edited by: Angelique Richardson, Chris Willis
Basingstoke, Palgrave, 2002, ISBN: 9780333776658; 274pp.; Price: £50.00
University of Nevada, Las Vegas
Date accessed: 6 March, 2014
The New Woman in Fiction and Fact marks a new departure in literary and historical studies of a fin-de-siècle icon. Scholarship on the New Woman has traditionally explored her status as a controversial figure whose unconventional behaviour signified, for some, the promise and for others, the bane of modern civilisation. Despite all of the ink spilled on the subject in recent years, the New Woman herself has remained an elusive figure representing sometimes contradictory ideas to different audiences. Angelique Richardson’s and Chris Willis’ collection makes this diversity of meanings into a virtue by drawing together essays that call into question the possibility of whether any cultural symbol with as much influence and staying power as the New Woman can have only one true identity. By placing the New Woman within her broader economic, cultural, and imperial context, these essays when taken together describe how the representation of this powerful cultural symbol in popular and literary texts can speak to broader fin-de-siècle concerns regarding race, gender, and nation.
Many of the fourteen essays included in this book represent revised versions of papers originally presented at The New Woman Conference held at the Institute for English Studies at the University of London in 1998. A wide range of scholarly voices build on recent research findings in order to uncover the multiple meanings of the New Woman as both reality and symbol.(1) In terms of organization, the editors might have provided a stronger thematic structure for the collection, in order to better clarify internal connections. As the contributors confirm, fin-de-siècle feminists eagerly appropriated the term to affirm their modernity, while fictional representations of the New Woman often served to question her status as heroic liberator. Exciting new interpretations from established scholars in the field such as Ann Ardis and Gail Cunningham appear alongside a number of interesting essays from a new generation of New Woman researchers.(2) Although this lends an unevenness to the contributions, the collection successfully challenges the notion of the 'New Women' as a static rather than evolving and contested identity.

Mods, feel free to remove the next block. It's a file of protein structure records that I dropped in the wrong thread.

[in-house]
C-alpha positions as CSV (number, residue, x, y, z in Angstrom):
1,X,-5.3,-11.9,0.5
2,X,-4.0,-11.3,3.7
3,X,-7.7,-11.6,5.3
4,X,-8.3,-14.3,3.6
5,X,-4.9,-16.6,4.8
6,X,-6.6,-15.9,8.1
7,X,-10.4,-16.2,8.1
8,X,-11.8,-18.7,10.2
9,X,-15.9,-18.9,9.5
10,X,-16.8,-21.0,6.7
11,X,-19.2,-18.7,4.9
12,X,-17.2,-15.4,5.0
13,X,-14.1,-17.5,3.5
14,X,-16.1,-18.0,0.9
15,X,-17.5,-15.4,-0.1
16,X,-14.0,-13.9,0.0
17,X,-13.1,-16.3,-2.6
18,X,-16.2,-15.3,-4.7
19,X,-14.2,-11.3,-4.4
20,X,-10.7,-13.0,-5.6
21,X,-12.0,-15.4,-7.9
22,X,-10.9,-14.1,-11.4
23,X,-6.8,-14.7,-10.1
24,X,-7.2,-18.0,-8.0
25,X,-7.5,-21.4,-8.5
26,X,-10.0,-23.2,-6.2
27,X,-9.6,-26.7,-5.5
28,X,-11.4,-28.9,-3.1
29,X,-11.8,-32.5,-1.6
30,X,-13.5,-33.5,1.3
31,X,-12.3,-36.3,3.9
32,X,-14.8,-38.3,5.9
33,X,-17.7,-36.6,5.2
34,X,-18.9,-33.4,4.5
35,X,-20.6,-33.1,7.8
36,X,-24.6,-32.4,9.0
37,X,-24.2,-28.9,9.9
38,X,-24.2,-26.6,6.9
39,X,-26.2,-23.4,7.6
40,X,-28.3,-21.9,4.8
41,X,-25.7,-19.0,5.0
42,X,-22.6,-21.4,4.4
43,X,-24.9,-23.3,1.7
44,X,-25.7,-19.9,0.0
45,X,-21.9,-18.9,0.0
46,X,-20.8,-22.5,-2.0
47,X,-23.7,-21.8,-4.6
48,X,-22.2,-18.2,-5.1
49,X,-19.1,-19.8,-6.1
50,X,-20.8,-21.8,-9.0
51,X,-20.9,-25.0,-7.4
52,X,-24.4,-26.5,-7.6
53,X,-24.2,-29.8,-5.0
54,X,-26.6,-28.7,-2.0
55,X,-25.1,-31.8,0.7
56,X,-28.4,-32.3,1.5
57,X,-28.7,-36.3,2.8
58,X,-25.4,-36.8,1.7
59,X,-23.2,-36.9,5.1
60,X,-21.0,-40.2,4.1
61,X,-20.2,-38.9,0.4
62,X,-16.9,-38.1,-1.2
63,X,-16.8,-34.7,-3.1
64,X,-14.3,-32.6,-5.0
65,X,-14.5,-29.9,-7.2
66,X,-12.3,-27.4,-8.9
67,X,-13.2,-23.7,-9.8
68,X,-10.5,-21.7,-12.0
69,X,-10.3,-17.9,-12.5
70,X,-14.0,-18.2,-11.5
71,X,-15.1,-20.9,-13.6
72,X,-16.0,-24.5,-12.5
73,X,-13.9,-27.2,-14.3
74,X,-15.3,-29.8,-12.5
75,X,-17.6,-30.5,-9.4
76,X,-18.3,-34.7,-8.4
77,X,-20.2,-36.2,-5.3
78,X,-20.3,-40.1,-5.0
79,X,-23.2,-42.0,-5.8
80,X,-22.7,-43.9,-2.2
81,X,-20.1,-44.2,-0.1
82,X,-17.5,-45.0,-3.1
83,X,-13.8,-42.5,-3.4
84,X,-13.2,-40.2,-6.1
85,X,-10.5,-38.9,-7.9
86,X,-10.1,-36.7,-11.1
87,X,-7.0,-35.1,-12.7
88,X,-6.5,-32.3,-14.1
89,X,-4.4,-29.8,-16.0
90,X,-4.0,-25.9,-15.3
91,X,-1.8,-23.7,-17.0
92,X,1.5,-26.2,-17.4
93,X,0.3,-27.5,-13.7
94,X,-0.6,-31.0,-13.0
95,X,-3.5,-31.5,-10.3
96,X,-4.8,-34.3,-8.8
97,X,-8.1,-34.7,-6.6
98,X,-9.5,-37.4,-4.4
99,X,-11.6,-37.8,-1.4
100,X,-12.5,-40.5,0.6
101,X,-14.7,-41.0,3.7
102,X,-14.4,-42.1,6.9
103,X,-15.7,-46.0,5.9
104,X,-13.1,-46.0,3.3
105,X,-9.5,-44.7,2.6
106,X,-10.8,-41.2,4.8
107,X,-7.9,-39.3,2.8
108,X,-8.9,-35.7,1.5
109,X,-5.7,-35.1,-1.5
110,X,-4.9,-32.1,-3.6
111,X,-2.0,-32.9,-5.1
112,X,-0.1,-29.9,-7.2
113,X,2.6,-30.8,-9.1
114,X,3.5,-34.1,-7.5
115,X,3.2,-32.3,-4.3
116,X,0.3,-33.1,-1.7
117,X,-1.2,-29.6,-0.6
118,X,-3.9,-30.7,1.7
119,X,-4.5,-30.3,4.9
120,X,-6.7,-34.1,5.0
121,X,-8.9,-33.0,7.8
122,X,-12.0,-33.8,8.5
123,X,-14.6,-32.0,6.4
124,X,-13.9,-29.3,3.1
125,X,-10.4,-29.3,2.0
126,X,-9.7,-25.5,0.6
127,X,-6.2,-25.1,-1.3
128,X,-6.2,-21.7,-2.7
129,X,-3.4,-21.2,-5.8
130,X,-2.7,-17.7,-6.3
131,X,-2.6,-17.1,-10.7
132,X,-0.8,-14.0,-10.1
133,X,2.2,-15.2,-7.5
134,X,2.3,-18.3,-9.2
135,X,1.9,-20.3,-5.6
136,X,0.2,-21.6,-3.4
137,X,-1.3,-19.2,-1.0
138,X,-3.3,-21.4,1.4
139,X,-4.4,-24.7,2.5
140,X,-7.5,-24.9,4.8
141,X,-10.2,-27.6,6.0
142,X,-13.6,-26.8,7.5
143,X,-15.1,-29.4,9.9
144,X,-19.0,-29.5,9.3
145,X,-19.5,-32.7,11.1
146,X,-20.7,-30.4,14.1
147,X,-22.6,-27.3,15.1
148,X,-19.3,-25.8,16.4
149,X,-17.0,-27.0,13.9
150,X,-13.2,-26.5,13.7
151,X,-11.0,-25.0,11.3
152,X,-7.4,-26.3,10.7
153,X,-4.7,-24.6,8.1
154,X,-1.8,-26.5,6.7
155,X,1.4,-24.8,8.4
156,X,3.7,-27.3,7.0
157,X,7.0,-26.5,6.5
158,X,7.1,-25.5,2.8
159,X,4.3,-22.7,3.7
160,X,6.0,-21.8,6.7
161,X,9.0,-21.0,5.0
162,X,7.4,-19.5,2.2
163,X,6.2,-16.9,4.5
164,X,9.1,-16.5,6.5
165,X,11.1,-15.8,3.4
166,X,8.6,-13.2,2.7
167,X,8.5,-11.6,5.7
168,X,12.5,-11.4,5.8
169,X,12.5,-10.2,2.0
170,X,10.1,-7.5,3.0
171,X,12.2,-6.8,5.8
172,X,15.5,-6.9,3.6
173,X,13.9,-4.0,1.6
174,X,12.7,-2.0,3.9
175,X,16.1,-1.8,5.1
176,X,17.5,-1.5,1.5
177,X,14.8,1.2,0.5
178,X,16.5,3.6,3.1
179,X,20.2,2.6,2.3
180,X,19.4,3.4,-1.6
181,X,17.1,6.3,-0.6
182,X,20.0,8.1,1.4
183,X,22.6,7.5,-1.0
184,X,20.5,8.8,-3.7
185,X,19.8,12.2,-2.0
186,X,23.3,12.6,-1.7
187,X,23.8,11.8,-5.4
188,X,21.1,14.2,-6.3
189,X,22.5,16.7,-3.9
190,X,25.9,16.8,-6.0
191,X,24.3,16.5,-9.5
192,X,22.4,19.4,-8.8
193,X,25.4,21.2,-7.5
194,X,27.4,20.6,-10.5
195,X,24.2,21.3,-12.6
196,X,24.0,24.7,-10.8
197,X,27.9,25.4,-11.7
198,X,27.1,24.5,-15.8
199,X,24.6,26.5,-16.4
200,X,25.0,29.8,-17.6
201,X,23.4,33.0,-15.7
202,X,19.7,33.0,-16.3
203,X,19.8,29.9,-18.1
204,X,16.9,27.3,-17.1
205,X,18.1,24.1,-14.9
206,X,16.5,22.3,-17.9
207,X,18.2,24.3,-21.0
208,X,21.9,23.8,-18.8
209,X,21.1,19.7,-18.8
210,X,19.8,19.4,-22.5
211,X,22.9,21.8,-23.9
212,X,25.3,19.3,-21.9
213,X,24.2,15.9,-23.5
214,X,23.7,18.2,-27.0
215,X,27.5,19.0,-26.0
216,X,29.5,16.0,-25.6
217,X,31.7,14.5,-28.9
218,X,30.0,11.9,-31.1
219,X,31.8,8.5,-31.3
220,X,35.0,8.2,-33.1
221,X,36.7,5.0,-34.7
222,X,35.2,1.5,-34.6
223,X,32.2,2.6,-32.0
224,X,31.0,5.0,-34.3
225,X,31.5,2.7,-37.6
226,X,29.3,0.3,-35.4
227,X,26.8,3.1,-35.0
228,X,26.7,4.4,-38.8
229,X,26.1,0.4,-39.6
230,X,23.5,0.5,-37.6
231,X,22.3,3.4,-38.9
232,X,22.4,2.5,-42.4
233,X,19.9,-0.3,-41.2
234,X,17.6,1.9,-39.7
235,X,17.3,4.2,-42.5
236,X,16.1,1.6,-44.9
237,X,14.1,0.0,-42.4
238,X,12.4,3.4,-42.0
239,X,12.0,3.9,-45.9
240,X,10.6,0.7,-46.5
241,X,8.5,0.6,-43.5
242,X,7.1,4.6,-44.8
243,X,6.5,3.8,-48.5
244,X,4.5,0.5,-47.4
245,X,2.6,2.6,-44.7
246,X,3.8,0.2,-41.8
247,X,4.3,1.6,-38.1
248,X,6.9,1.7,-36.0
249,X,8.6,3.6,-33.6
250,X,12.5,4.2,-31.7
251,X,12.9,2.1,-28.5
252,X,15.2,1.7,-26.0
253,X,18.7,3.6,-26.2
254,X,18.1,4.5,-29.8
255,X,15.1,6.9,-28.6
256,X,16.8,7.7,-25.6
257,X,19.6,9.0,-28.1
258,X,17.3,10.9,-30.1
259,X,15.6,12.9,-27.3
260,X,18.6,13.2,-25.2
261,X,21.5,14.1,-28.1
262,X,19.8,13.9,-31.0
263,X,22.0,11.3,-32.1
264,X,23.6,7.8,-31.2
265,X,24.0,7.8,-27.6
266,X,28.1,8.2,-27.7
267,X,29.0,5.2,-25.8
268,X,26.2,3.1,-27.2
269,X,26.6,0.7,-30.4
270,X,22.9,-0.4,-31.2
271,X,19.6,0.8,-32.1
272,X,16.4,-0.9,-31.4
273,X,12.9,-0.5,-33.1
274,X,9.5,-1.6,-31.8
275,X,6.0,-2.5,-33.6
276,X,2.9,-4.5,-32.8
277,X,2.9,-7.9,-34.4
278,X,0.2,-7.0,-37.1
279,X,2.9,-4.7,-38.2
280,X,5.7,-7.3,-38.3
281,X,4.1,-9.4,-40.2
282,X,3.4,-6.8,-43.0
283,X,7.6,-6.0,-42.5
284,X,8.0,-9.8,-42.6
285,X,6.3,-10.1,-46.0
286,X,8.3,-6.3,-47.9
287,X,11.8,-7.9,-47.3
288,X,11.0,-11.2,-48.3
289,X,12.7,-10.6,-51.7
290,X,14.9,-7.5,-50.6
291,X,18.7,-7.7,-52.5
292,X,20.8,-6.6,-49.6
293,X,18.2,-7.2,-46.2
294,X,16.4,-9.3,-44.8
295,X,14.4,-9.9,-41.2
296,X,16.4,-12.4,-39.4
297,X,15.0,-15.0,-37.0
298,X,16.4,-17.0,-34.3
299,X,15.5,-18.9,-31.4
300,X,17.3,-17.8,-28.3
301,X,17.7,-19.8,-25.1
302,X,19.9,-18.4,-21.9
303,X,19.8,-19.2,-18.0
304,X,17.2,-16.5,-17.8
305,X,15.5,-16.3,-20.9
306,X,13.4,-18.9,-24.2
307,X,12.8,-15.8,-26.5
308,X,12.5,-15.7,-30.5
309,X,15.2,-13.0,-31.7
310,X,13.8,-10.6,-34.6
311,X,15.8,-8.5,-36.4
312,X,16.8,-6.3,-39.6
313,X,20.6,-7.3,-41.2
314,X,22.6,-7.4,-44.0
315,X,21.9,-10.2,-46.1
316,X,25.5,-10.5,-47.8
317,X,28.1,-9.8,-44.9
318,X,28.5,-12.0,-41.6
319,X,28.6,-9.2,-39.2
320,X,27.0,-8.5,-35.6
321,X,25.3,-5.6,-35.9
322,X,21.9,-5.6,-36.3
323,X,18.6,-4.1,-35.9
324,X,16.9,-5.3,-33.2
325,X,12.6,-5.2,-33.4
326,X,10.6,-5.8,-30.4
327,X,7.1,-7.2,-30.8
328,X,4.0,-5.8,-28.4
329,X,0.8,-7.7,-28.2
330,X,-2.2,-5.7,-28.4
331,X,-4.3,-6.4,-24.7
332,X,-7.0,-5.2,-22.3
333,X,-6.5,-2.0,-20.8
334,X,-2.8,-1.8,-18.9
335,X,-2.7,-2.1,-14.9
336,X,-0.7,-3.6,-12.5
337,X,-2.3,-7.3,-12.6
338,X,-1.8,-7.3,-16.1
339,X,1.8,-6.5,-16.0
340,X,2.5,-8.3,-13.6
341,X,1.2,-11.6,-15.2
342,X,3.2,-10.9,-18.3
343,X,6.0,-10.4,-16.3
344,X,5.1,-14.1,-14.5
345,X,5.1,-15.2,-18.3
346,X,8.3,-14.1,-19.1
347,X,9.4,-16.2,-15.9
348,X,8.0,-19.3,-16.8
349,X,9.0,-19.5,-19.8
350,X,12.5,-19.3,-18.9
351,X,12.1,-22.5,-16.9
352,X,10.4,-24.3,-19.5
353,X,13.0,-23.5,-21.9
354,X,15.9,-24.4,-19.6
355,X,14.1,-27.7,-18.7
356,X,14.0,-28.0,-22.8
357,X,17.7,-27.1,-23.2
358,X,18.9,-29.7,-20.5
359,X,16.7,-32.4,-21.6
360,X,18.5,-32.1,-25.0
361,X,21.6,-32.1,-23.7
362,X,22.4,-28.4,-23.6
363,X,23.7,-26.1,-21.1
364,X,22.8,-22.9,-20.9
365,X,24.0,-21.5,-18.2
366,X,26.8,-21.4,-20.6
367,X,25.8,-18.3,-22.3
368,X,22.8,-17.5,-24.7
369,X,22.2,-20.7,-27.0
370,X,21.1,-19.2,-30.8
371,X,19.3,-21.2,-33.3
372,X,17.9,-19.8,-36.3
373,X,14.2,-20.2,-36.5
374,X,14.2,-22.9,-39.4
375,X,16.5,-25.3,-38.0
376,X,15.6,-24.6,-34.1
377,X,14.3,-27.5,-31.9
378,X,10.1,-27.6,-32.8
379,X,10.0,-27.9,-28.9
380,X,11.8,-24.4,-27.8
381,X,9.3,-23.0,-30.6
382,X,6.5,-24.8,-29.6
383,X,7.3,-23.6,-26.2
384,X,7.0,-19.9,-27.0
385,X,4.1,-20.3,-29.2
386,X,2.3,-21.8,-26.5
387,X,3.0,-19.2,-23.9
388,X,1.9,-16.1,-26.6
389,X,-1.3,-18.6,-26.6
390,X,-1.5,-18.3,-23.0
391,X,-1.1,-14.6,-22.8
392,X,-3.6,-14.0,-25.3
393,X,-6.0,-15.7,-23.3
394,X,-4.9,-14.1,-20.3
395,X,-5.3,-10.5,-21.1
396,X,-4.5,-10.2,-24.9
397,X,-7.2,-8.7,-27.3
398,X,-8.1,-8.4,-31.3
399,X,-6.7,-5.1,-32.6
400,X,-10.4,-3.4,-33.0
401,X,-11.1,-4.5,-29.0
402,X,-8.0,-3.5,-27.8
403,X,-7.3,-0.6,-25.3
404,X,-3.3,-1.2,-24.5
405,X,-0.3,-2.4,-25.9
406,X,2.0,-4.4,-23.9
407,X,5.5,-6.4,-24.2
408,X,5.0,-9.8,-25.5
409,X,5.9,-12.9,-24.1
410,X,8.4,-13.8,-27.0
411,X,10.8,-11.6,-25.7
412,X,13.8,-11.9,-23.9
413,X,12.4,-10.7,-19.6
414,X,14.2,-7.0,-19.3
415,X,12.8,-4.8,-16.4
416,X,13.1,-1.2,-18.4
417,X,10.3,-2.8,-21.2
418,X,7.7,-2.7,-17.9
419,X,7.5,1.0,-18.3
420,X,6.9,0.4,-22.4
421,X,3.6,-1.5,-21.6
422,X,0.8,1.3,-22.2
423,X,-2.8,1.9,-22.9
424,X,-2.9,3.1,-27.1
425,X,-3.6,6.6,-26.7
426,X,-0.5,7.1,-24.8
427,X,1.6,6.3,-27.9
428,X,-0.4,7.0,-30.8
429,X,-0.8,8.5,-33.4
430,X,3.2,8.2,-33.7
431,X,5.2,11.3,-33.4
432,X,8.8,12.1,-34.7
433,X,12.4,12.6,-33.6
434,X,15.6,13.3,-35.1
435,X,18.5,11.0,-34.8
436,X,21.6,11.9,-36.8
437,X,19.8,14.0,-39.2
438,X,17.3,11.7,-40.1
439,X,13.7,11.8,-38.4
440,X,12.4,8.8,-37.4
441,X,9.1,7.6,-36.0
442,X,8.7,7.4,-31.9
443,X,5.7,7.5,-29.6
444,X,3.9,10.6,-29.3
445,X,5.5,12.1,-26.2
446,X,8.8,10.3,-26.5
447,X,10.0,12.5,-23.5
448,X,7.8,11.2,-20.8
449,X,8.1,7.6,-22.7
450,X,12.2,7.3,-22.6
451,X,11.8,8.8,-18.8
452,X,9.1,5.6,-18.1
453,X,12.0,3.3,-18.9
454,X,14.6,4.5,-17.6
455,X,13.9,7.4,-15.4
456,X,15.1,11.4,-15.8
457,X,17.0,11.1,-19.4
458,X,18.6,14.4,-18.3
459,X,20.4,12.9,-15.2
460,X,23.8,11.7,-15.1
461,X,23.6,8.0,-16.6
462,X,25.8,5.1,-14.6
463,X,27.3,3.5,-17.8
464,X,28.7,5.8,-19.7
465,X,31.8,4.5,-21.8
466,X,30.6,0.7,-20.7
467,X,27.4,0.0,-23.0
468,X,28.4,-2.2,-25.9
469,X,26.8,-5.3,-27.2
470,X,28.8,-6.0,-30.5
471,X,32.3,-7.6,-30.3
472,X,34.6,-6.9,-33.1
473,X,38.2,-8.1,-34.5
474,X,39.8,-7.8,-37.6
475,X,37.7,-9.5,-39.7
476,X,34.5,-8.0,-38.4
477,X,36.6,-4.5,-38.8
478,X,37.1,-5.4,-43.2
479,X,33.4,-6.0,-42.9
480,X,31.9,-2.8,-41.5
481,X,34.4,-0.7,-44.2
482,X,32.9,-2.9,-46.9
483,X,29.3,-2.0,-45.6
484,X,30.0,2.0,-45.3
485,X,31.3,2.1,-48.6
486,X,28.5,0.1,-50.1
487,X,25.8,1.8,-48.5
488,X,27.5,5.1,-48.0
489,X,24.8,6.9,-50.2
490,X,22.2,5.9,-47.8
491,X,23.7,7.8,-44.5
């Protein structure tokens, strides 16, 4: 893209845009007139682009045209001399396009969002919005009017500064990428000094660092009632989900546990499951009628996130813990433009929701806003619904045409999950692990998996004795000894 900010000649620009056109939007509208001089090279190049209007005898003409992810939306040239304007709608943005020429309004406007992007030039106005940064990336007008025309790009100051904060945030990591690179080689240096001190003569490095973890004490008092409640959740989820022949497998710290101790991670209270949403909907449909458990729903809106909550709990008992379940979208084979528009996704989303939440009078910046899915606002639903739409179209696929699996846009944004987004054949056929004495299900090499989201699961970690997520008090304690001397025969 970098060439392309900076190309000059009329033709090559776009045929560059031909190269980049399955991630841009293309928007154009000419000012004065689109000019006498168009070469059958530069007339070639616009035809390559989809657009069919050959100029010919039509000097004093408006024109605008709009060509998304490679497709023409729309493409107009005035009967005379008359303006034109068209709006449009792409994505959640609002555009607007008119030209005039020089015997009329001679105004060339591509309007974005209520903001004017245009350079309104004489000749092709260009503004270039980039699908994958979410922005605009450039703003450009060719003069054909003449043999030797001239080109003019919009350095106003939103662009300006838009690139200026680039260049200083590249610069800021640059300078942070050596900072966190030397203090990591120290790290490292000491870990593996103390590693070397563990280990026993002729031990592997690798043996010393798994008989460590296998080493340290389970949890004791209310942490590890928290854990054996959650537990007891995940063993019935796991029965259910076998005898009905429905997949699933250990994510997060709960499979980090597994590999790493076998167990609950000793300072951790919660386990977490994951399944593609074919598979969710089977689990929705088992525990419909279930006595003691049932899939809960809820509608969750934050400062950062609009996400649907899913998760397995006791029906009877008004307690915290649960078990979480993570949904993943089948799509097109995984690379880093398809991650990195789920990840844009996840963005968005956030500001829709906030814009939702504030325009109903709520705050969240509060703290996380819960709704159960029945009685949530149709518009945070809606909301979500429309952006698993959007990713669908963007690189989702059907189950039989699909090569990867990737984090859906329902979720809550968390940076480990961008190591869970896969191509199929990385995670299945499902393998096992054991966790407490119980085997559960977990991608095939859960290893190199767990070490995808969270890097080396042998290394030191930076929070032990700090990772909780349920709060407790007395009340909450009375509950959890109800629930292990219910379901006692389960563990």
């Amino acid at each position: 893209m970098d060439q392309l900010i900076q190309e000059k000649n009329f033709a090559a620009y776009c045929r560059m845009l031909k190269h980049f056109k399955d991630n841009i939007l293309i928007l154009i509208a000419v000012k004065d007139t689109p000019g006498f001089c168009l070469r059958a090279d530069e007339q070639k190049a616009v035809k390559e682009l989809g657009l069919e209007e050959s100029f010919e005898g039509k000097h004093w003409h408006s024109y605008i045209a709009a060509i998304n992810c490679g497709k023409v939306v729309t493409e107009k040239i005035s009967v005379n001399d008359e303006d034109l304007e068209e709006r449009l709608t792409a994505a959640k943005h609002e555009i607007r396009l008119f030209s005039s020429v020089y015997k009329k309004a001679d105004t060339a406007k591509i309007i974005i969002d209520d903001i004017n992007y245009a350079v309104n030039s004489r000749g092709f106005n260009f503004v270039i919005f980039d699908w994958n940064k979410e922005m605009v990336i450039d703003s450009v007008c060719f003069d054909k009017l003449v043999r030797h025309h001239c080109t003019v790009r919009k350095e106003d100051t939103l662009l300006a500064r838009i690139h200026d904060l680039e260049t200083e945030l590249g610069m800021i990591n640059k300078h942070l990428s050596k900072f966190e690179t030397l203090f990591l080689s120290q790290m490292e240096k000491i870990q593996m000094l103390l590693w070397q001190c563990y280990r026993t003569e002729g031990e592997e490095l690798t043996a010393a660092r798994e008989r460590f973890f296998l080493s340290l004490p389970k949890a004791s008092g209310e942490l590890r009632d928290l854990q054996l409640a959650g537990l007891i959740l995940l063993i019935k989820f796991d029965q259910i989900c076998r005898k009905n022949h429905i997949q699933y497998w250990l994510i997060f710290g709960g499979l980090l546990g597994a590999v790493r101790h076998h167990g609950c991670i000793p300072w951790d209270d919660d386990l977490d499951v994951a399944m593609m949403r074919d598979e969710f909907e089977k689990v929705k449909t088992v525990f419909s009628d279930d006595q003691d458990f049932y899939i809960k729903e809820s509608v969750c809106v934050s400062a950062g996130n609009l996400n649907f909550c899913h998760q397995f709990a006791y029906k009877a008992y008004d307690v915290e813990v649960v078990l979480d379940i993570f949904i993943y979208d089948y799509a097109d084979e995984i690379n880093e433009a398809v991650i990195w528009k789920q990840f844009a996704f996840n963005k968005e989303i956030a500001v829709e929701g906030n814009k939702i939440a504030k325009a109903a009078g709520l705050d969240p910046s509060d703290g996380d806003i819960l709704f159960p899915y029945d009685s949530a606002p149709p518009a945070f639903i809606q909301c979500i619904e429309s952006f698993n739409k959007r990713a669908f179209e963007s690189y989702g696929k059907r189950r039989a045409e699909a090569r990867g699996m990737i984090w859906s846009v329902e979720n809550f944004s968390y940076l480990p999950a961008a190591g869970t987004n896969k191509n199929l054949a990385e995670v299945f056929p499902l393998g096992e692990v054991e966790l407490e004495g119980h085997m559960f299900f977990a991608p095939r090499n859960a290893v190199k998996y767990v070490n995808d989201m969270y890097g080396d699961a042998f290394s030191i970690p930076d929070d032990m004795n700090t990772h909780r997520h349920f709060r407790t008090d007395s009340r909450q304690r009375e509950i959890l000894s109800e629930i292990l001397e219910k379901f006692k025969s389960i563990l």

The opening essays revisit the question of how the New Woman first emerged as an important cultural symbol. An introductory essay situates the New Woman debates within the context of nineteenth-century British feminism. Richardson and Willis give ample attention to the popular, literary, and political representations of the New Woman in order to trace her larger historical significance. After the painstaking effort of the introduction to trace the evolution of the New Woman, the reader may be surprised by Talia Schaffer’s opening question in her lead essay, '"Nothing but Foolscap and Ink": inventing the New Woman'. Schaffer provocatively asks, 'Did the New Woman really exist?' (p. 39) The claim that the New Woman existed only in 'foolscap and ink' does not diminish her importance as a powerful invented symbol. (p. 50) Contesting Ann Ardis’ claim that the fictional New Woman found herself marginalized as a radical symbol, Schaffer asserts that 'Fictionalizing the New Woman does not seem to relegate her to a safely marginal space.' (p. 44) Rather, her fictional status enables the New Woman to emerge as a symbol that represents multiple political goals to a variety of constituencies. Exploring Sarah Grand's and Ouida’s debate over the identity of the New Woman within the popular press, Schaffer argues that the New Woman’s revolutionary potential lies in her literary origins.
Discussion of the origins of the New Woman continues in the following essays by Chris Willis, Sarah Wintle and Sally Ledger. In '"Heaven defend me from political or highly educated women!": packaging the New Woman for mass consumption', Willis argues that commercialized popular literature on the New Woman ensured 'her a prominent and lasting place in popular culture.'(p. 64) This occurs despite this genre’s depiction of her as a conventional fragile heroine forced to sacrifice her principles to gain acceptance. The widespread popularity of the New Woman as a subject for comedy-romance and detective fiction provides for the early dissemination of an easily recognizable and lasting image for this female rebel.